A paper presented to the first Engineering Congress, The Institution of Engineers, India - Calcutta, January 1987

Introduction | Definition | Traditional | Hard-Soft | Environment
Characteristics | Concepts | Control | Breakdown | Fundamentals
Prerequisites | Summary | Appendix A | Appendix B

Some Basic Concepts of Project Management


In developing any project, we must plan the What?, When?, Who?, How?, How well?, and How much? A project can only be executed effectively with a clear definition of the objectives to be achieved, and a plan for achieving those objectives.

Project management also relies heavily on the science of management systems. For example, Decision Analysis (an outgrowth of systems science) is a methodical and logical process for evaluating information, predicting the future, evaluating and comparing alternative courses of action, and selecting the best course to achieve the stated objectives.

Management by Exception

Once the planning is complete and the objectives have been defined, management of a project should be by exception to the plan. Any other scheme would be chaotic, and usually is! Good management should not have to act during the execution of a project unless there is a deviation from the plan. If those deviations are beyond the project's control, however, then the owner or sponsor's executive management must alter the original objectives.

Delegation of Authority

Management by exception clearly implies that authority to act during execution of a project must be delegated as much as possible. This must be commensurate with the ability and experience of the project team to make decisions in accordance with the plan. That is why a trained and experienced project manager is so important. A good project manager must recognize, react, and exploit unexpected change to the advantage of the project.

Project Organization

Because owners investing in capital works can deal more effectively through a single organization, an effective project management organizational structure, complete with appropriate management systems, is essential. Such an organization must assume responsibility for feasibility, scheduling, design, cost control, procurement and delivery. This forces a logical approach and facilitates decision making. Managerial unity can thus be established within an otherwise functional organizational structure, and the Owner can continue to concentrate on his primary business with minimal dilution of effort.

In turn, the Project Manager in charge of such an organization must interpret the Owner's requirements and direct and integrate the work of various specialists in diverse disciplines. He must look at the overall project without being influenced by, say, the specialist's bias or the contractor's profit motive.

Thus, responsibility for conducting the project rests with the Project Manager's team, and this team must be very results oriented. This central group must be similarly capable of delegating and motivating. This is especially important where other functional groups are required to contribute to the project, but whose primary responsibilities rest elsewhere.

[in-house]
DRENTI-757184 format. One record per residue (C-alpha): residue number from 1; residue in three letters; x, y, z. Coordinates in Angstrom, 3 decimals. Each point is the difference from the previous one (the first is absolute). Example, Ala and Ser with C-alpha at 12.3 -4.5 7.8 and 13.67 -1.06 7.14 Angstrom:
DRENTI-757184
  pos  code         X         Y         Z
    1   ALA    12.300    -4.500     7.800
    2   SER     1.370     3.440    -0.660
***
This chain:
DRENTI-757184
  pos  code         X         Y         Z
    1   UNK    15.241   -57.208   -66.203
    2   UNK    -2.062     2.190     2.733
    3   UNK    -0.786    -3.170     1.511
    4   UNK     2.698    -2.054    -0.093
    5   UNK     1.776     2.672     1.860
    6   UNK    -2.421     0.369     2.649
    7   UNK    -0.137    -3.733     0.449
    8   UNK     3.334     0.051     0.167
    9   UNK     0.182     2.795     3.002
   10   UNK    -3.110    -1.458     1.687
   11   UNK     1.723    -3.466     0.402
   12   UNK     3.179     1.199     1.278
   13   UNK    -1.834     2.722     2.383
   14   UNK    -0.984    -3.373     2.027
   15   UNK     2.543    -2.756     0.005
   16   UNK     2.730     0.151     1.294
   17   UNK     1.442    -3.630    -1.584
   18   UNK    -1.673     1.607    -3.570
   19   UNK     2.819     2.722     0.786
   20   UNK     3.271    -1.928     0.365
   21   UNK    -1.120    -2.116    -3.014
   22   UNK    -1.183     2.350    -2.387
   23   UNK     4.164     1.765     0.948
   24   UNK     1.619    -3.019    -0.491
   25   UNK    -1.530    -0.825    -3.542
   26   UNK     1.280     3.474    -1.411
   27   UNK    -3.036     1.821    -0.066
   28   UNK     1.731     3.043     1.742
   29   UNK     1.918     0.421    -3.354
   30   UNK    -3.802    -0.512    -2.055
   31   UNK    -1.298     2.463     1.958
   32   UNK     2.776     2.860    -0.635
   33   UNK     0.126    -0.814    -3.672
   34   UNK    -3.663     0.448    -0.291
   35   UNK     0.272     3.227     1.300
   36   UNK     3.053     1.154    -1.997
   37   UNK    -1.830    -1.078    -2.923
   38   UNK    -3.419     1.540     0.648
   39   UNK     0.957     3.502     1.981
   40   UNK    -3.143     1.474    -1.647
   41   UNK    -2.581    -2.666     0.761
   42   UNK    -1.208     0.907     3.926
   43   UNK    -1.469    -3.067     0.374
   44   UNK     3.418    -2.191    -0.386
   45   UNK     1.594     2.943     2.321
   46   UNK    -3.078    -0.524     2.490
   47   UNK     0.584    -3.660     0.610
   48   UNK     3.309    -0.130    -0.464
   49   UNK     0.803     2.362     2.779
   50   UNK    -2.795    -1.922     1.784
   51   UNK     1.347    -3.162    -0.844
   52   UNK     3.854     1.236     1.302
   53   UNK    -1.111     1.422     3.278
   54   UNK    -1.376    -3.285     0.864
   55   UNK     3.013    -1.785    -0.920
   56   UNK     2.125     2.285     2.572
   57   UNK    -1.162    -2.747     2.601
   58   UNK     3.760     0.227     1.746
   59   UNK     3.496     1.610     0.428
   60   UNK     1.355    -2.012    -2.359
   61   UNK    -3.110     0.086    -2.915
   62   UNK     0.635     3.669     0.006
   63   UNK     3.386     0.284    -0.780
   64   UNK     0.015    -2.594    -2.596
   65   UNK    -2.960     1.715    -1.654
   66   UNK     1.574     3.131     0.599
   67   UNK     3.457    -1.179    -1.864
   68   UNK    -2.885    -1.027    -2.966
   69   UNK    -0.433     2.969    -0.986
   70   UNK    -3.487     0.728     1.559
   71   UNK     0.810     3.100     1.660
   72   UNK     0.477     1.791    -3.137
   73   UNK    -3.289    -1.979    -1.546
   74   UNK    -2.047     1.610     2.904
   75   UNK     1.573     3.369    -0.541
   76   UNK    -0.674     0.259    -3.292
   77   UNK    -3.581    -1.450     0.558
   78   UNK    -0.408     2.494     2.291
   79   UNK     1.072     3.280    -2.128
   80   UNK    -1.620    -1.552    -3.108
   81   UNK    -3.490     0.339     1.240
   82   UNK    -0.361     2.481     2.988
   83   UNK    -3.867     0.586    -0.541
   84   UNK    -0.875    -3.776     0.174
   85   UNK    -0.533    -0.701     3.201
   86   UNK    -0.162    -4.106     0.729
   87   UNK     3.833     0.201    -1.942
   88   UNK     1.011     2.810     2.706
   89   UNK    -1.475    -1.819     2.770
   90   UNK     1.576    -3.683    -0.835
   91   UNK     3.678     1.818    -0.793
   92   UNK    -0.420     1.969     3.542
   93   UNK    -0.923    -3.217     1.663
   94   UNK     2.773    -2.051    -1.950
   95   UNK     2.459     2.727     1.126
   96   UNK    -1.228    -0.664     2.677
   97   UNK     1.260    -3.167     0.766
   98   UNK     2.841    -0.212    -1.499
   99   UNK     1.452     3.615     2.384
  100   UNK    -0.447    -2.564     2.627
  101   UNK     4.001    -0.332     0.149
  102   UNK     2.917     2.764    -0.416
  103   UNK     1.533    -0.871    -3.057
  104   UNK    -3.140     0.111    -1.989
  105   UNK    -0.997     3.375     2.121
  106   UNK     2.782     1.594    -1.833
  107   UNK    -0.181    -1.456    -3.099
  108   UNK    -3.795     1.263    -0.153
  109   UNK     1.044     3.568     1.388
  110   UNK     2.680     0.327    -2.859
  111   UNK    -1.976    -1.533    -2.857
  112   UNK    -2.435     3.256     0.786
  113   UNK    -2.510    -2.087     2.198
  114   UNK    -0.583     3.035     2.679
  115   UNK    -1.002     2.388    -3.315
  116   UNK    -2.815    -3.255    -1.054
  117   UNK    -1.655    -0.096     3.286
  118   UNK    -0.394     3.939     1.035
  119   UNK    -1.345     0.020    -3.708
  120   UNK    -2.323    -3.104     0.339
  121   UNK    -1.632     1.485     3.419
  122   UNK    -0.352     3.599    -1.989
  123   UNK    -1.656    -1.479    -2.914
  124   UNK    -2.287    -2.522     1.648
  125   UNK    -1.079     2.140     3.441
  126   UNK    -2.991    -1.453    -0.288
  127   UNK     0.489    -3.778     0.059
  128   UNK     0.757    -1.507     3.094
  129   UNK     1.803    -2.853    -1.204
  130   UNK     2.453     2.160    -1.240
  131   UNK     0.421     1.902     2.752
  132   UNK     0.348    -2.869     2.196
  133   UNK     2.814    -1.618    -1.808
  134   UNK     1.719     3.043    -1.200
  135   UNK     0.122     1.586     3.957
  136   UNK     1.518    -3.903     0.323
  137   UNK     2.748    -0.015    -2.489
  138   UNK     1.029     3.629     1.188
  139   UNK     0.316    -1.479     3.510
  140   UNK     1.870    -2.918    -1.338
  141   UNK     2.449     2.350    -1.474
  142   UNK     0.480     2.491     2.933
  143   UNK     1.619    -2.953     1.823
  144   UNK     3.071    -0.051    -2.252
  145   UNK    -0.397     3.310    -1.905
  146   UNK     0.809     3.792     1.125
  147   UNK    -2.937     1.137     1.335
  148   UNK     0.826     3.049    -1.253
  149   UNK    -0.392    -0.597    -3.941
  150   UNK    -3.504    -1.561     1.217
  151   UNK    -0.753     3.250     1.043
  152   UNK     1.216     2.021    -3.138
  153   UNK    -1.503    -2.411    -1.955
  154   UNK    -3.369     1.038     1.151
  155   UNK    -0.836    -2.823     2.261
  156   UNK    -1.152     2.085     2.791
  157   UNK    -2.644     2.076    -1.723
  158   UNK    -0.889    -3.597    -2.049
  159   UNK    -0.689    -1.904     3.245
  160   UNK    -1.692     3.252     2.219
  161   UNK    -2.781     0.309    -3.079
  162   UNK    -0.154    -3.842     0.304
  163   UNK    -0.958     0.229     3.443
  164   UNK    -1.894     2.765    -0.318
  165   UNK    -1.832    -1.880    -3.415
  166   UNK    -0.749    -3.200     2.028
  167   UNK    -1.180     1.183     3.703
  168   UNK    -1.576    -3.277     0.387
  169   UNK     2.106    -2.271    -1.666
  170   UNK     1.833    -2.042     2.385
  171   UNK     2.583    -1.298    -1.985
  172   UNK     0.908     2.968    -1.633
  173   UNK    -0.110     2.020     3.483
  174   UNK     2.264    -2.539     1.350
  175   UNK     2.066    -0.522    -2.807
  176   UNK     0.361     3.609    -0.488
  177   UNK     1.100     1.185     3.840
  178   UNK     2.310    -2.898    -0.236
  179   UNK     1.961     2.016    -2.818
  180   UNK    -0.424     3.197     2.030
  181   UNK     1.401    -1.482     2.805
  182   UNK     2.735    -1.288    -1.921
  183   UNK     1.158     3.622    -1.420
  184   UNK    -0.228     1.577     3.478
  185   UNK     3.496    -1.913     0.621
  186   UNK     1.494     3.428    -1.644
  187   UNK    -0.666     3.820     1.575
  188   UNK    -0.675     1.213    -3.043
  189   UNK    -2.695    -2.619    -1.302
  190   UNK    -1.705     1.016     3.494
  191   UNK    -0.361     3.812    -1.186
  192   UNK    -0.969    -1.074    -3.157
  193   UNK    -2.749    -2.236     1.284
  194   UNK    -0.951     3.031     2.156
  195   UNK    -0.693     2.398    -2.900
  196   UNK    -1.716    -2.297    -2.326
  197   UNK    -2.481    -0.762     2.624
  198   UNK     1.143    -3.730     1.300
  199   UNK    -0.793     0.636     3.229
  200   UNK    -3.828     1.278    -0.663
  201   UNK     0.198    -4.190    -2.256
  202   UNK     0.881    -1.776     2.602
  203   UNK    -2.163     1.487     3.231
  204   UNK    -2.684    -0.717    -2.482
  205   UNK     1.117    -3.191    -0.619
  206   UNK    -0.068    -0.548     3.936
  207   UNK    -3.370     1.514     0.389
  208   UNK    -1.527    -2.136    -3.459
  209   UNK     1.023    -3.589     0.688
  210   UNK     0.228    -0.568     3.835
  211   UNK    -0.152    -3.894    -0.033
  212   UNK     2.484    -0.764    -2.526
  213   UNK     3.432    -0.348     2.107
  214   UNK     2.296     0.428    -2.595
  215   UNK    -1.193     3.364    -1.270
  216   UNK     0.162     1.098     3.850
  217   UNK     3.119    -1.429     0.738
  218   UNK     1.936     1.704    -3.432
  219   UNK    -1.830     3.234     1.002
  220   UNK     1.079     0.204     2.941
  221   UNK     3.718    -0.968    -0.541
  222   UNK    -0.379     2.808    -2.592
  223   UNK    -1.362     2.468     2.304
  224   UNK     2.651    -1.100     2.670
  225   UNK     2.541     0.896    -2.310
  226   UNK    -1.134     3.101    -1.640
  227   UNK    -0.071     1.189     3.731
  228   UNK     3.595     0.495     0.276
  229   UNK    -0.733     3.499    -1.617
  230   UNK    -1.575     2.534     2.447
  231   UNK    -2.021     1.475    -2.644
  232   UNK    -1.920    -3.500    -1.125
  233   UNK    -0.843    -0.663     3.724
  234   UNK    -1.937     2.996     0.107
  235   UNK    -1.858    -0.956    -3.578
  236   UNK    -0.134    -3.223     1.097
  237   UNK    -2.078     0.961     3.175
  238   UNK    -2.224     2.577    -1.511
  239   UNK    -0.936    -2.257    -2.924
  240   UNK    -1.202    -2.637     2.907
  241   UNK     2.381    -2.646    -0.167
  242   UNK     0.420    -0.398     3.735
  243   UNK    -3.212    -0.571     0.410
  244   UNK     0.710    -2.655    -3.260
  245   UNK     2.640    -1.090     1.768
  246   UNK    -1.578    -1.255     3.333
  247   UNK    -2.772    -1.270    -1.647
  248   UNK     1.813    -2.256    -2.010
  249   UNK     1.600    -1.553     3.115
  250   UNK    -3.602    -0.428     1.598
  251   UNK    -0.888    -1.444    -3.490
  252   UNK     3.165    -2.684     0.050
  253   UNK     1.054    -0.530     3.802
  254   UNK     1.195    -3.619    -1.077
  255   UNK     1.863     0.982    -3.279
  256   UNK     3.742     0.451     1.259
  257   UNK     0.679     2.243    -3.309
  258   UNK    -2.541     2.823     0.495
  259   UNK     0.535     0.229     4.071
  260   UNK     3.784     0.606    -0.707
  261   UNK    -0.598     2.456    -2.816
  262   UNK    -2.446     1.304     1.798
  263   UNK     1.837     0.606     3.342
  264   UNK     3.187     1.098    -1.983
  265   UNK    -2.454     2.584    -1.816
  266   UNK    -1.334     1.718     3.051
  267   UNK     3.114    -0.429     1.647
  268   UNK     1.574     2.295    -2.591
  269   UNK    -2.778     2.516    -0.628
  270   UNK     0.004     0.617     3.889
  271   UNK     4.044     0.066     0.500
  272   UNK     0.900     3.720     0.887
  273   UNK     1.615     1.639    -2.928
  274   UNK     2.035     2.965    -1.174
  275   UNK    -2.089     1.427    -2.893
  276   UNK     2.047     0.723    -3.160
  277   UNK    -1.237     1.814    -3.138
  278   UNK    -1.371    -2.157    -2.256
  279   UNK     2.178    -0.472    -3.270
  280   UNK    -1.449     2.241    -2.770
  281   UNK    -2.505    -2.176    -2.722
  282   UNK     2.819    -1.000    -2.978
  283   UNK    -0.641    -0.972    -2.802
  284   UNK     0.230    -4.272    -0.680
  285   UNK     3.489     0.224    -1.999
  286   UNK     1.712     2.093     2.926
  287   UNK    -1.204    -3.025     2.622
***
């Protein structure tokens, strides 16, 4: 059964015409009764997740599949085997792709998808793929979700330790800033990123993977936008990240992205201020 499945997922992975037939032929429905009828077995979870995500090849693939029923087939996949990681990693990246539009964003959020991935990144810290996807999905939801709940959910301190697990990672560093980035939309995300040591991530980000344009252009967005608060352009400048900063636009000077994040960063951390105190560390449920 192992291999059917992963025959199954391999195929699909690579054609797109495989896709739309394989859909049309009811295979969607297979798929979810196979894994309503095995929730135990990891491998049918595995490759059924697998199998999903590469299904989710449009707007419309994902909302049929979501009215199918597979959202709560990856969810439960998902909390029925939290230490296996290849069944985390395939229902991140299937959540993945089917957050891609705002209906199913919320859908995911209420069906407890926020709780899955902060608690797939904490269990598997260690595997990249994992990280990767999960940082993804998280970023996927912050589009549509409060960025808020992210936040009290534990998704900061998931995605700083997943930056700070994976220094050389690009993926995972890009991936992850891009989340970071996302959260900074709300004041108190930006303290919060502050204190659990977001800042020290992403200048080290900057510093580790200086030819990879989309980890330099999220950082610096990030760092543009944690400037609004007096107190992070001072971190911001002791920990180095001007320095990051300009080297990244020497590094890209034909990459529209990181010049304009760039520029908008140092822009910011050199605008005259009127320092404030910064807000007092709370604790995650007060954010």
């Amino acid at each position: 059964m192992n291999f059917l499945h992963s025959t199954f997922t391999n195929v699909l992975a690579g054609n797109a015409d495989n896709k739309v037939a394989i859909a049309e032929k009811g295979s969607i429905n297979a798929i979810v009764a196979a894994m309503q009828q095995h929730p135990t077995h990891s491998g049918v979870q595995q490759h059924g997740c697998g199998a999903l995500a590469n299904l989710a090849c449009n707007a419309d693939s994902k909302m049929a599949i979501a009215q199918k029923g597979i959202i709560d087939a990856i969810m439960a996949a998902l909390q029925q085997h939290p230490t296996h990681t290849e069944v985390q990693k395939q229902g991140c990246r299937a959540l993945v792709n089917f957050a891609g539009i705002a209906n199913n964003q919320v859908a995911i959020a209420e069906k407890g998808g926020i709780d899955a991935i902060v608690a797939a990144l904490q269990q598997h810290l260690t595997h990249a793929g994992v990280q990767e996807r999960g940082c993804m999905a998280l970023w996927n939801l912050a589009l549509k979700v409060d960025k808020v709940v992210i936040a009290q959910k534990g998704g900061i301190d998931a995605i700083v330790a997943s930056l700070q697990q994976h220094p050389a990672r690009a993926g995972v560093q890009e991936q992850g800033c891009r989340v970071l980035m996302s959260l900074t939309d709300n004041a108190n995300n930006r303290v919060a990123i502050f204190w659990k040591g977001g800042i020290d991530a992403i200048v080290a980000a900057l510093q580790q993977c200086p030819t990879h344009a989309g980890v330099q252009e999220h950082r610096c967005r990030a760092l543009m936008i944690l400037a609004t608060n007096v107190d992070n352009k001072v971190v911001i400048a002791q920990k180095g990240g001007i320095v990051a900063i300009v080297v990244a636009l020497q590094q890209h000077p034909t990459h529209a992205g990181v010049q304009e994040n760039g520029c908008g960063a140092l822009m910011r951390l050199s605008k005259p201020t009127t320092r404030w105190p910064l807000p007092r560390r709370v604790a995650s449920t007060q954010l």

Consequently, the Project Management Organization must become a central clearing house for timely project decisions often involving divergent interests. It must pull together such diverse activities as feasibility studies, client changes, etc. As such it is directly involved in managing the participation of parties normally outside its direct control.

Project scope and complexity frequently dictate the need for a formally structured Project Management System. This is necessary to balance design and construction within schedule, cost and quality constraints; to synchronize activities in terms of time, cost and place; and to coordinate human and material resources.

Through such a Project Management Organization, properly set up and efficiently managed, the Owner can achieve effective control of the project from the beginning.

Project Manager's Objectives

It follows from the foregoing that the Project Manager's personal objectives must be to:

  • Attain the willing commitment of people to assigned tasks;
  • Achieve the coordination and collaboration of different work groups, responsibility centers, and entire organizations, including those of the owner;
  • Achieve cooperation by placing a high premium on reliability and timeliness of information, and by discouraging unnecessary or irrelevant information;
  • Steer the project to completion in an orderly and progressive manner;
  • Ensure that trade-offs between scope, cost and time are satisfactory and acceptable, and are seen to be so; and
  • Perpetuate development of personal and professional skills and the potentialities of project participants.
Project Characteristics  Project Characteristics

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